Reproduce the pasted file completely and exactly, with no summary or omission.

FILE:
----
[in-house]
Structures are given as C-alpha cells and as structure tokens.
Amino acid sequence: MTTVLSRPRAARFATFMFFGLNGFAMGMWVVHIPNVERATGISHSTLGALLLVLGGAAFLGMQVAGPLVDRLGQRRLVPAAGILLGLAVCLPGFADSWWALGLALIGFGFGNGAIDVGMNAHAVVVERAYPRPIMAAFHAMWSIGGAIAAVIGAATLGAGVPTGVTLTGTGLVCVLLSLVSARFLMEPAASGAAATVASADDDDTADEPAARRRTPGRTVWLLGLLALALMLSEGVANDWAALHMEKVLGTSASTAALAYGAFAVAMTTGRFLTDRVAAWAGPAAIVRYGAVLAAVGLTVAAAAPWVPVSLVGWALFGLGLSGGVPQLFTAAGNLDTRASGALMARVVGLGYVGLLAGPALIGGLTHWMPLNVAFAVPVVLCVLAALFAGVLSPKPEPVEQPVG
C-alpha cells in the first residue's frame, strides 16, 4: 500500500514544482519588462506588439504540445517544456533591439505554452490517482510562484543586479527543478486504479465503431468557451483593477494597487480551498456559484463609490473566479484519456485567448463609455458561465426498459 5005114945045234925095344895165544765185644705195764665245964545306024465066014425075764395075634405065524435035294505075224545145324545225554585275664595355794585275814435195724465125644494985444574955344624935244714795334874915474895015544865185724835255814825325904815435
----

[in-house]
Structures are given as C-alpha cells and as structure tokens.
Amino acid sequence: MTTVLSRPRAARFATFMFFGLNGFAMGMWVVHIPNVERATGISHSTLGALLLVLGGAAFLGMQVAGPLVDRLGQRRLVPAAGILLGLAVCLPGFADSWWALGLALIGFGFGNGAIDVGMNAHAVVVERAYPRPIMAAFHAMWSIGGAIAAVIGAATLGAGVPTGVTLTGTGLVCVLLSLVSARFLMEPAASGAAATVASADDDDTADEPAARRRTPGRTVWLLGLLALALMLSEGVANDWAALHMEKVLGTSASTAALAYGAFAVAMTTGRFLTDRVAAWAGPAAIVRYGAVLAAVGLTVAAAAPWVPVSLVGWALFGLGLSGGVPQLFTAAGNLDTRASGALMARVVGLGYVGLLAGPALIGGLTHWMPLNVAFAVPVVLCVLAALFAGVLSPKPEPVEQPVG
C-alpha cells in the first residue's frame, strides 16, 4: 500500500514544482519588462506588439504540445517544456533591439505554452490517482510562484543586479527543478486504479465503431468557451483593477494597487480551498456559484463609490473566479484519456485567448463609455458561465426498459 5005114945045234925095344895165544765185644705195764665245964545306024465066014425075764395075634405065524435035294505075224545145324545225554585275664595355794585275814435195724465125644494985444574955344624935244714795334874915474895015544865185724835255814825325904815435